emphasis on process, and much of his performance aesthetic focused on illuminating the creative process. Like the musicians that subverted Western musical standards in order to create an authentic form of black expression, Baraka fused the techniques of the white avant-garde milieu within which he works with the more radical improvisational techniques of jazz performers. While scatting and singing during poetry readings was introduced by the Beats, Baraka's increasingly radical politics led him even further away from text-based poetics than his contemporaries. As he transitioned to a black nationalist poet, his poems began to read more like performance guidelines, allowing Baraka to make even more variations and blend in more scatting, slurring, and percussive elements. Individual performances of poems are never the same, as multiple recordings indicate. Baraka's movement away from the poem on the page to the poem in performance is in many ways analogous to the bebop musician's movement away from the musical score to collective improvisation. He considers text-based poetry, like fixed musical arrangements that rely on musical notation, to be symptomatic of stagnant white culture. In the essay "Swing From Verb to Noun," Baraka frames black aesthetics as constantly mutating in accordance with the evolution of African American identity and in defiance of white attempts at appropriation He writes, "The Negro's music changed as he changed, reflecting shifting attitudes or (and this is equally important) consistent attitudes within changed contexts ( Swing From Verb to Noun," 41). He positions black musical innovation, usually propelled by individual soloists, in direct opposition to white musical conformity, encouraged by the recording industry's desire to produce Somerville P 63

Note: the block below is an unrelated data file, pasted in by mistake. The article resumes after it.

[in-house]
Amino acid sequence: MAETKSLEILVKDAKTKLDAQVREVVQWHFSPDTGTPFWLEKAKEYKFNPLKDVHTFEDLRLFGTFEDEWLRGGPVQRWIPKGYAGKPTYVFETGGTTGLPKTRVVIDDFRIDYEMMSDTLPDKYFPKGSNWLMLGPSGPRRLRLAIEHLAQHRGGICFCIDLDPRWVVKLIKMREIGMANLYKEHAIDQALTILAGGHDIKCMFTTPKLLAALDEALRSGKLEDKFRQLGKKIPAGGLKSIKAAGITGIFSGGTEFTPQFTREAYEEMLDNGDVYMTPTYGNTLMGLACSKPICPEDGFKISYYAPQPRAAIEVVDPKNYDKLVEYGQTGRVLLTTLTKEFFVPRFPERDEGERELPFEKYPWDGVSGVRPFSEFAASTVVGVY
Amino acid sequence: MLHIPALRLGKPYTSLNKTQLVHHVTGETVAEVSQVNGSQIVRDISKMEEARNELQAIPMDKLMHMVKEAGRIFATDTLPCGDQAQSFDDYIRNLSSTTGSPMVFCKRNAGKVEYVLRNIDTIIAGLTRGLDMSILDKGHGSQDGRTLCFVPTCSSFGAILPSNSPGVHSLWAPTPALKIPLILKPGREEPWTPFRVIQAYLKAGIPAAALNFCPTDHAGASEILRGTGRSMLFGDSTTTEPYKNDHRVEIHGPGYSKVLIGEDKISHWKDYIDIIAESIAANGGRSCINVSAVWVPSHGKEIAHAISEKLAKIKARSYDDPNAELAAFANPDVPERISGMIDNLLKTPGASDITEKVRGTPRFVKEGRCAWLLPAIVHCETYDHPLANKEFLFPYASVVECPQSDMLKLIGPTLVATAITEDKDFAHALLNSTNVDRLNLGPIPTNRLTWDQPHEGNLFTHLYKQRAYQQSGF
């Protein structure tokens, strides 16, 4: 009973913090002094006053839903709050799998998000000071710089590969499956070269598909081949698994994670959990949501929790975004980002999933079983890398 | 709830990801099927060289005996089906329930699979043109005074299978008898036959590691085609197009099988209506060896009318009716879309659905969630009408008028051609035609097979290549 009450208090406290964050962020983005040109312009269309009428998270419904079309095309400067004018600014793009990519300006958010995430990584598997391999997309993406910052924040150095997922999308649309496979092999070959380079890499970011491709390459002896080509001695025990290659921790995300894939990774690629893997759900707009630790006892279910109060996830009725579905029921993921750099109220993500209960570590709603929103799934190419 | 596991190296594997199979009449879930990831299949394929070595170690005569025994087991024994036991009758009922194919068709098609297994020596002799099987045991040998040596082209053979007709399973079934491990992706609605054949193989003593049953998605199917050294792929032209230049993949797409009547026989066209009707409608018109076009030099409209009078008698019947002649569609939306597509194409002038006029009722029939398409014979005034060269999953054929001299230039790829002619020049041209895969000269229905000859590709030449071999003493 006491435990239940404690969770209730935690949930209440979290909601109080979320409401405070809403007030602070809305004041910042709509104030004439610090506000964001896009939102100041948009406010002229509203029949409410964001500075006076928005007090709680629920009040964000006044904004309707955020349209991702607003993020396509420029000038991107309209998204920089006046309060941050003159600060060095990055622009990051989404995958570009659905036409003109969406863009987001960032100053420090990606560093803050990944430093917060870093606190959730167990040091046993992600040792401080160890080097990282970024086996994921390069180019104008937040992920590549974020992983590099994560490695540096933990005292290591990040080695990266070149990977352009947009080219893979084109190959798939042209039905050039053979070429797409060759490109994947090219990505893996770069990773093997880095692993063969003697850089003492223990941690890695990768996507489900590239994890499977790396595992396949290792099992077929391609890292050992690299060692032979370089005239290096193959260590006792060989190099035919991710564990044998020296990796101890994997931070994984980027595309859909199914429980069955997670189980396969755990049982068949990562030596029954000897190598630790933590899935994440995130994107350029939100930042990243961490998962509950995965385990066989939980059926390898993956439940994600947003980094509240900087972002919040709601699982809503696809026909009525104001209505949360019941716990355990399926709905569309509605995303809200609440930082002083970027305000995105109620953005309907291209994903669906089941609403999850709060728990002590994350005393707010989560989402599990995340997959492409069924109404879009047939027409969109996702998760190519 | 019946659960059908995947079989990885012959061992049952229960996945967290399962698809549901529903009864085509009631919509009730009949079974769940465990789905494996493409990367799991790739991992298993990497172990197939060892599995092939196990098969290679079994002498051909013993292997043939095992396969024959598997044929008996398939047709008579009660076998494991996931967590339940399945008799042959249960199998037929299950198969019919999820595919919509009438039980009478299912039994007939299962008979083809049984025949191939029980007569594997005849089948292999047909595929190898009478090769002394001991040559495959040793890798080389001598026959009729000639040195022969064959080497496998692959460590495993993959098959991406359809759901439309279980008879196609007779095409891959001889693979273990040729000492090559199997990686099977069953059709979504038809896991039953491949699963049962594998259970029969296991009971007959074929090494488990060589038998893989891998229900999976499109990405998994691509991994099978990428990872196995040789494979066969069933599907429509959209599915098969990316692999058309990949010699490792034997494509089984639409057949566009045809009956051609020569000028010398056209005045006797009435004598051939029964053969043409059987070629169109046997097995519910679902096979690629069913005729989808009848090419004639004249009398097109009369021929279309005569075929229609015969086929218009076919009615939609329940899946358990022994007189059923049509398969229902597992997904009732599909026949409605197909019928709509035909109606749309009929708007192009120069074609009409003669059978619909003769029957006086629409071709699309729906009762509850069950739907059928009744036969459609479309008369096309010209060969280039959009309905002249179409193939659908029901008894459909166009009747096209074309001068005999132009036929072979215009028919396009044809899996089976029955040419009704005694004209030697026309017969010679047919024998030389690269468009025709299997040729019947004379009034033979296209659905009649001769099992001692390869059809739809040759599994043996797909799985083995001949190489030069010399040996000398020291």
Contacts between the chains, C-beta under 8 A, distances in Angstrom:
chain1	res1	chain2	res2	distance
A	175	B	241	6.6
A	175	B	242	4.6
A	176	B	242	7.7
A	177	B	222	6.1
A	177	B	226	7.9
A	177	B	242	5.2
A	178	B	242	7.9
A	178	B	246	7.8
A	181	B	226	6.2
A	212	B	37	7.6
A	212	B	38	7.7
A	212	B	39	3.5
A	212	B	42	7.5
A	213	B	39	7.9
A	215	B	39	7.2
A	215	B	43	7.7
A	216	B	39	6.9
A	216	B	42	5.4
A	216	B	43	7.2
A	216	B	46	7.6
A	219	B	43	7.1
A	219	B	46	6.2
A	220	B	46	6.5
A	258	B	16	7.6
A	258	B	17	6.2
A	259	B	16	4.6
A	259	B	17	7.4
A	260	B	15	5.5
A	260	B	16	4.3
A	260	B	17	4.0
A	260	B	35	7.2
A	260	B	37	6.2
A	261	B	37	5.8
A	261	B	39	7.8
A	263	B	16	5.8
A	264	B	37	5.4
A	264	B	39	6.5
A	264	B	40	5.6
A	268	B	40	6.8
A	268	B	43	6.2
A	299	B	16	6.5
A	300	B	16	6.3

commodifiable hits. Therefore, Baraka's aversion to any individual poem's stasis on the page indicates a more general aversion to cultural stasis. Baraka's emphasis on the power of each individual performance stems largely from his belief that poetry in motion can actively combat oppression. Much of Baraka's critical work is heavily steeped in Black Nationalist ideology, and has encouraged a public conception of Baraka as avatar of the Black Aesthetic, a radical militant and essentialist" (Muyumba, 24). However, according to Walton Muyumba, his ever-shifting persona indicates a long-term improvisational practice. While a large part of Baraka's project during his career was to capture an authentic black persona, his ability to change approach and technique according to changing attitudes, social/political ideology, and a changing audience suggests the possibility of variations within that ideal. Muyumba writes, "the essential black self is improvisational, that the black self is, in fact, not foundational because jazz improvisation actually interrogates and subverts the search for essence" (26). !Baraka's often-quoted assertion that the black aesthetic requires one to "nd the self, then kill it" led him to create and then kill numerous versions of himself ( Black Music 176). Muyumba suggests that it is not a matter of killing the self, but rather othering the self in order to show the complexity of African American identity. Like a jazz musician, Baraka riffs on the various selves that society has historically proposed to the black community. While it is easiest to identify Baraka as the archetypal "angry black man," to do so would be to assign him to a scripted role rather than acknowledge the pluralism that characterizes his career. However, as Mackey notes, the ideas that inspired Baraka's conversion to Black Nationalist remain essential to his project throughout his Somerville P 64